Liberals, Conservatives, and Defining Terms in Political and Theological Life

Ever since the late 1990’s and the discussion of the definition of “is”, as well as the meaning of a few other words uttered during Clinton/Lewinsky scandal, one need has become more and more obvious. I am speaking of the need to define terms. Not only do people have limited vocabularies, we also have a vocabulary that is constantly changing.

By change I am not merely referring to the fact that some words become “dead” due to overuse while new words are being added every day. I am more specifically pointing out that certain words occasionally change meanings with various contexts. Therefore, not understanding a specific context in which a word is used can cause one to skew its meaning and perhaps incorrectly judge the political or religious position someone is taking.

So let’s try to clarify a few terms which have been known to cause a little confusion.

We will begin with the word conservative. Almost any thesaurus will list words like traditional and moderate as being synonymous with conservative. However, on the political spectrum, a conservative is someone who is clearly to the right of a moderate on most issues.

I actually see more confusion when conservative is erroneously equated with traditional when it comes to religious life.

Theologically, I am a conservative. By that I mean that I believe that the Bible is the inspired and inerrant Word of God. I believe that Jesus Christ is the divine Son of God who literally died for our sins and physically rose from the grave. I believe that salvation only comes through faith in Christ, that there is a hell to shun and a heaven to gain, and that Christ is returning one day to make all things right.

As a conservative, I accept as authoritative all the Bible teaches us concerning creation, miracles, angels, the roles and differences of men and women, marriage and family, human sexuality, and the mission of the church in the world.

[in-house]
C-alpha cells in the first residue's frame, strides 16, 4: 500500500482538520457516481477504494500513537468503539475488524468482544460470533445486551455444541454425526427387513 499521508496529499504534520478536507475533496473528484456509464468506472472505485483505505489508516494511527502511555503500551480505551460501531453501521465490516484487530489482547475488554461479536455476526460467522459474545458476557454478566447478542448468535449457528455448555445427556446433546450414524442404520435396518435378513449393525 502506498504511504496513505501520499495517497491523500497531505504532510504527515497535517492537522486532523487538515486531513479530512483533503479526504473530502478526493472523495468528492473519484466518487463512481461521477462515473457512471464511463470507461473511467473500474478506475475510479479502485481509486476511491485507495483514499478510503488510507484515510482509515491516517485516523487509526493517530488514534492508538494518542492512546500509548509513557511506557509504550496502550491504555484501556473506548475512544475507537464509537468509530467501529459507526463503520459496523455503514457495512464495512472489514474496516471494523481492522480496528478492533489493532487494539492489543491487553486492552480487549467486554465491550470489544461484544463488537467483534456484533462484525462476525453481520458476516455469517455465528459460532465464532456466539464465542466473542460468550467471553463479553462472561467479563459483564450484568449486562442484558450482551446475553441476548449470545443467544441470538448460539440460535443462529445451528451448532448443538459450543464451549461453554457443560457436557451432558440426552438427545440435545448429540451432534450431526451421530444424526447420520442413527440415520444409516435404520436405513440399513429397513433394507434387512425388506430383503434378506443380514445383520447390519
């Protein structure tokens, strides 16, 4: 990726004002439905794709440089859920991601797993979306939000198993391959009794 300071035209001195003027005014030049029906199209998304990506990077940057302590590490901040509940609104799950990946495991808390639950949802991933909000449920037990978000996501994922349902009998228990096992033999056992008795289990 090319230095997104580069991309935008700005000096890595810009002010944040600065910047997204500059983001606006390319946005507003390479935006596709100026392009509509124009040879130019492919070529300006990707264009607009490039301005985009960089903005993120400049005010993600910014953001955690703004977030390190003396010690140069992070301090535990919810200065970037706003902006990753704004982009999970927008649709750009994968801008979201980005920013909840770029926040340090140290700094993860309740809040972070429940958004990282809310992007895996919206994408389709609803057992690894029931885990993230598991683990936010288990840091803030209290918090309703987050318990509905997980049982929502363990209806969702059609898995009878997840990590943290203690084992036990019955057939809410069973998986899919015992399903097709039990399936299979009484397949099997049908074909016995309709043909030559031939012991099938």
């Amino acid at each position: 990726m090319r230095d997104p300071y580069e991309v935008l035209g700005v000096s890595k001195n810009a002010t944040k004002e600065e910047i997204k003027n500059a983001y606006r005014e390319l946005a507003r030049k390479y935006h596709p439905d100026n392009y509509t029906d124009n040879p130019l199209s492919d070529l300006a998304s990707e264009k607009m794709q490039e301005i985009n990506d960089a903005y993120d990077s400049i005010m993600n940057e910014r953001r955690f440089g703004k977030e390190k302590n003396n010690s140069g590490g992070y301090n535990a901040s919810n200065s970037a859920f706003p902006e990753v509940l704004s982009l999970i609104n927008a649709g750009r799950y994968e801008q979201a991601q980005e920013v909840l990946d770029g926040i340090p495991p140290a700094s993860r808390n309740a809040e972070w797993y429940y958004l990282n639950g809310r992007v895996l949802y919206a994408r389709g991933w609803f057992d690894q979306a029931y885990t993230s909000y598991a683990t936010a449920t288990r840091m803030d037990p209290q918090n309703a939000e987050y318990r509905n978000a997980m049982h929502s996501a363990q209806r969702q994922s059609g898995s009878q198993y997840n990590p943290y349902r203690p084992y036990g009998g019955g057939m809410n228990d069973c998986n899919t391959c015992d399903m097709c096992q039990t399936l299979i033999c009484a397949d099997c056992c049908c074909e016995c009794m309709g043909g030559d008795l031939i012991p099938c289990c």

But the word conservative does not necessarily mean the same thing as the word traditional when speaking of the church. A church can be conservative theologically and very contemporary stylistically. On the other hand a church can be extremely traditional in style and at the same time be liberal theologically.

Let me illustrate. Years ago a lady shared with me that her church was much more conservative than the church that I pastor. I was surprised to hear her say this. I happened to know that at that time her pastor did not believe in the exclusivity of the Gospel of Christ, the infallibility of Scripture, or the reality of an eternal hell. The church was lacking in godly male leadership in most ministry areas. They had rejected so many conservative ideals which our church had always embraced. Yet she assumed we were more liberal by comparison?

Actually it quickly occurred to me what she meant. The style of worship at her church was more traditional. They were going to sing songs from a hymnal usually accompanied only by a piano and organ. They were going to hold tight to traditional Baptist programs. So in her eyes that made her church more “conservative” than ours. I would have described her church as more traditional, but far more liberal theologically. She was focused on style while giving little thought to doctrine.